Orion Township purchases Great Lakes Athletic Club

Orion Township purchases Great Lakes Athletic Club

Orion Township’s bid to purchase the Great Lakes Athletic Club was successful. The expected closing date is on or before Dec. 15, said Orion Twp. Supervisor Chris Barnett. Photo by Megan Kelley.

Transition plan to new community center is in the works

By Jim Newell
Managing Editor
ORION TWP. — Orion Township won its bid to purchase the Great Lakes Athletic Club after a judge ruled that the township had the best bid proposal.
“We haven’t closed yet but the court entered the order. It will be ours on or before Dec. 15,” said Orion Township Supervisor Chris Barnett. “
The township now plans to turn the club into a community center while still keeping the fitness component of the building, which also has an indoor and outdoor pool.
The township paid $9 million for the athletic club, and has budgeted the purchase across several township funds, including the general fund and the parks and recreation fund balances.
“The value of the building and the property is in the mid-$20 million range. We knew we could spend up to $10 million with the money that we’ve set aside in a few different areas without raising taxes and pull this off. We’re happy with the $9 million purchase price,” Barnett said.
On Nov. 7, Barnett and township attorney Dan Kelley went to the Bodman PLC law firm in Detroit and went through the auction process for the property.
“The only two qualified bidders were the township and Lifetime Fitness,” Barnett said.
Later that evening, the township board held a special meeting and officially adopted a resolution approving the purchase, Barnett said.
“We took comments from about 10-15 people, mostly questions were about why would the township do this and what’s our plan,” Barnett said.
On Nov. 8 the Barnett and Kelley were in the 6th Circuit Court in front of Judge Victoria Valentine.
“She entered the order and that basically made it ours, pending us closing on it before Dec. 15,” Barnett said.
For now, the township will maintain the status quo of the facility.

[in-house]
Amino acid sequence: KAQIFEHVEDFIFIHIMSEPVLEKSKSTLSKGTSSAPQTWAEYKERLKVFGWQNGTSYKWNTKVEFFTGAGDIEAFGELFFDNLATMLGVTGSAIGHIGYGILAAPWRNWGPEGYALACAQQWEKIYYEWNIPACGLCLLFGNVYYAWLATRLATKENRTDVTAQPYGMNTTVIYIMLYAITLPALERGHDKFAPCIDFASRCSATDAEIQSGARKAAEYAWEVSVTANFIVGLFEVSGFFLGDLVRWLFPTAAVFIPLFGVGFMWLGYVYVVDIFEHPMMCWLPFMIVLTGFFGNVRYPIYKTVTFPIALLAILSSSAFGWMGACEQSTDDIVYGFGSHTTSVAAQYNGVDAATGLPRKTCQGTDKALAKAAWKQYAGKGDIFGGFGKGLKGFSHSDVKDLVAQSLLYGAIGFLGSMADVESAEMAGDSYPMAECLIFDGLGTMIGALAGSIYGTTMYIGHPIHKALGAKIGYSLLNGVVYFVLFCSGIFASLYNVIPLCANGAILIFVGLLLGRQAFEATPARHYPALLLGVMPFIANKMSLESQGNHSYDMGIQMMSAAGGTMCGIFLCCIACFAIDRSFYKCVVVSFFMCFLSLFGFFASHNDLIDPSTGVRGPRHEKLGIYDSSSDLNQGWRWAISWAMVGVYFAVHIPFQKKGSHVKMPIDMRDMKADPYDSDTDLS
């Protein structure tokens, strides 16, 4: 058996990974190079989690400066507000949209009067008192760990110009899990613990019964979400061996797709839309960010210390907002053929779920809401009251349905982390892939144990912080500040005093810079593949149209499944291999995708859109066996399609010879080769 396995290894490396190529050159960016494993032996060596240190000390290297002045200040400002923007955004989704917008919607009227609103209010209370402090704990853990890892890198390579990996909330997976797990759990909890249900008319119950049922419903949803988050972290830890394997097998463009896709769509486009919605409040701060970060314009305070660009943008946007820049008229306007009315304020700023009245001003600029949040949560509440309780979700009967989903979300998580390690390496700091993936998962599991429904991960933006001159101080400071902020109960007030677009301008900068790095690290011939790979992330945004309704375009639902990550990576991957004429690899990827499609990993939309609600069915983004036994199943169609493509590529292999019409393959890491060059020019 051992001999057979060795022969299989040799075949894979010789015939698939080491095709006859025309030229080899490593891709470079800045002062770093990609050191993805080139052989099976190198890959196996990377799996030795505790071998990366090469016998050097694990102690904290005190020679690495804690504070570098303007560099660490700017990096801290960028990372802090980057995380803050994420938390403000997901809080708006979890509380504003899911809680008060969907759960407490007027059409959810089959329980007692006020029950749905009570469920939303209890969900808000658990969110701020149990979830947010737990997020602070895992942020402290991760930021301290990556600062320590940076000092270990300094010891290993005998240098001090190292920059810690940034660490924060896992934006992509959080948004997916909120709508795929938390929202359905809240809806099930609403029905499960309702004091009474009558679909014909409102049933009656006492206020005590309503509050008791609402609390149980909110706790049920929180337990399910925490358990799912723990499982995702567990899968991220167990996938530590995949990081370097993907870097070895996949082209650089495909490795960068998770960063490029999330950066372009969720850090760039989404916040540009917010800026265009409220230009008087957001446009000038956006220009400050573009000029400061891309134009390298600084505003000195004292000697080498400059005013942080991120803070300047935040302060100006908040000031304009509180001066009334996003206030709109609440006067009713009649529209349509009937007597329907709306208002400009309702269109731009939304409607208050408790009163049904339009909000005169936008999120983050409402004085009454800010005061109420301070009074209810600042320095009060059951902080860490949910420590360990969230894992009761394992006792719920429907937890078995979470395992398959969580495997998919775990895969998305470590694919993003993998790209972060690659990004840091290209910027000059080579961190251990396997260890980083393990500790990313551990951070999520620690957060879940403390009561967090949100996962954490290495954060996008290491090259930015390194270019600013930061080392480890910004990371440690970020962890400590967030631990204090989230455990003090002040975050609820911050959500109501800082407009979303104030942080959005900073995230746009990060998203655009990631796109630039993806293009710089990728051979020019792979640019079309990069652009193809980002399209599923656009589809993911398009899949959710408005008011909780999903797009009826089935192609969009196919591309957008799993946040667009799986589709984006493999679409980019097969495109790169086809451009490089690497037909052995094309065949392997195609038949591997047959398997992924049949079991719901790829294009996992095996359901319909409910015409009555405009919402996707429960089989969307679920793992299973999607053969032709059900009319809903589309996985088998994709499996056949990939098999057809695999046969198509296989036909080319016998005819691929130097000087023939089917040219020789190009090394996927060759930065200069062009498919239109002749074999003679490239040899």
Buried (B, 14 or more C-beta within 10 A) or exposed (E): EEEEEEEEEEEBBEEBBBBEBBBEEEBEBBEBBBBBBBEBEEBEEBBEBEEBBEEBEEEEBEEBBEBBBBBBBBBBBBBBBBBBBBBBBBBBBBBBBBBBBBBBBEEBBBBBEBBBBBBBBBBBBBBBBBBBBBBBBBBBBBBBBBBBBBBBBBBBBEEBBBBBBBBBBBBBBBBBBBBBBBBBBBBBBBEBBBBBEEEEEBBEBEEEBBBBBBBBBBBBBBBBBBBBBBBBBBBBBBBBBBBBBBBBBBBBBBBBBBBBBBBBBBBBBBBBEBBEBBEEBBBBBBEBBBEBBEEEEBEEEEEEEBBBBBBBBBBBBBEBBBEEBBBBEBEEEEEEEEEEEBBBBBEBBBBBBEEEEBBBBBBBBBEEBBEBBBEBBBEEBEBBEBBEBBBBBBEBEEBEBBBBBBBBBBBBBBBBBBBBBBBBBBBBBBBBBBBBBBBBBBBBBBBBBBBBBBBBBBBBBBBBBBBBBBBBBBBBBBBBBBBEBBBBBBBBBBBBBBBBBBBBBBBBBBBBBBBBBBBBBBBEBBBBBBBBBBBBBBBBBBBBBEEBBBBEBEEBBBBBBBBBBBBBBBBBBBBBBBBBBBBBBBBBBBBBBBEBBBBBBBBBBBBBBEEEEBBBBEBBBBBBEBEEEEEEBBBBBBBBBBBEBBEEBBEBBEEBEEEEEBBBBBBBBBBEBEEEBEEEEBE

“It’s definitely going to be a transition period. We know that Great Lakes Athletic Club currently serves thousands of members. We’re in the process of meeting with the current staff,” Barnett said. “It’s going to take us months to really make any changes. In the interim, we want to run it as close to the current members’ experience as in the past.”
There are around 100 employees, mostly part time, who Barnett plans to meet with this week. He said there will not be any massive layoffs.
“We need them. We don’t have the staff to operate the gym. We’re meeting with the staff this week to offer the majority of them, if not all of them, positions to keep operating in their current capacities. I’ll be overseeing all of those operations. (Parks & Rec. Director) Aaron (Whatley) will help, but I’m going to champion this in the interim when we’re working with the current employees,” Barnett said. “If they’re doing their job, they’re going to have a job with us.”
As for when the club will become the township’s community center, Barnett said they are working with a consultant now and are developing a plan.
“It will be a very deliberate and well-thought-out transition plan. We don’t want to make a move that we regret. We want to make sure that we’re doing this right. It will be a very deliberate and methodical march to a transition from the current Great Lakes Athletic Club to more of a community center,” Barnett said. “If you had to nail me on the timeline, I’d say probably a 6-12 months timeframe for the transition.”
The athletic club also currently leases space to outside businesses, and for now, those deals will remain, Barnett said, adding that that made the difference in the township’s bid.
“One thing I’m really proud of – and the thing that set our bid apart from Lifetime Fitness’s bid – was that we we’re honoring the lease of the café, Standard & Co. Café, while Lifetime was terminating it,” Barnett said. “I’m excited because it gives an amenity to our residents who visit the building. We don’t have to staff it, I don’t have to train people on how to be safe, certified and serve food. It’s a win-win.
“And actually we found out that by honoring their lease, that was the difference in our bid being the winning bid at the auction. Lifetime actually bid more money than us,” Barnett said. “We’re supporting a local business and it’s open to the public. You don’t have to be a member of the gym. Anybody can go there anytime. I think it will bring more people into the building, too.”


8 responses to “Orion Township purchases Great Lakes Athletic Club”

  1. I am thrilled and hope that it will be affordable for our seniors. I live just over 11/2 miles from it and will be able to walk or ride a bike. Can’t wait until things are settled out.

  2. More wasted rax payer money, no problem though, just keep raising taxes like we all have endless pockets. I can’t get a senior citizen tax break on my taxes, but you got all kinds of money to buy a athletic club.

  3. How many community centers does lake Orion need? Don’t we have two or three already? Sounds good, but it doesn’t appear to be good.

  4. I do hope you will honor the silver sneakers program. I feel we need a facility that honors this program in our community. I live in Orion Township and I travel to Waterford to participate in the silver sneakers program.

  5. As a senior citizen in Orion township who could never afford to join GLAC I’m happy to hear this I hope it will serve people my age with affordable prices. No more bragging Rochester.

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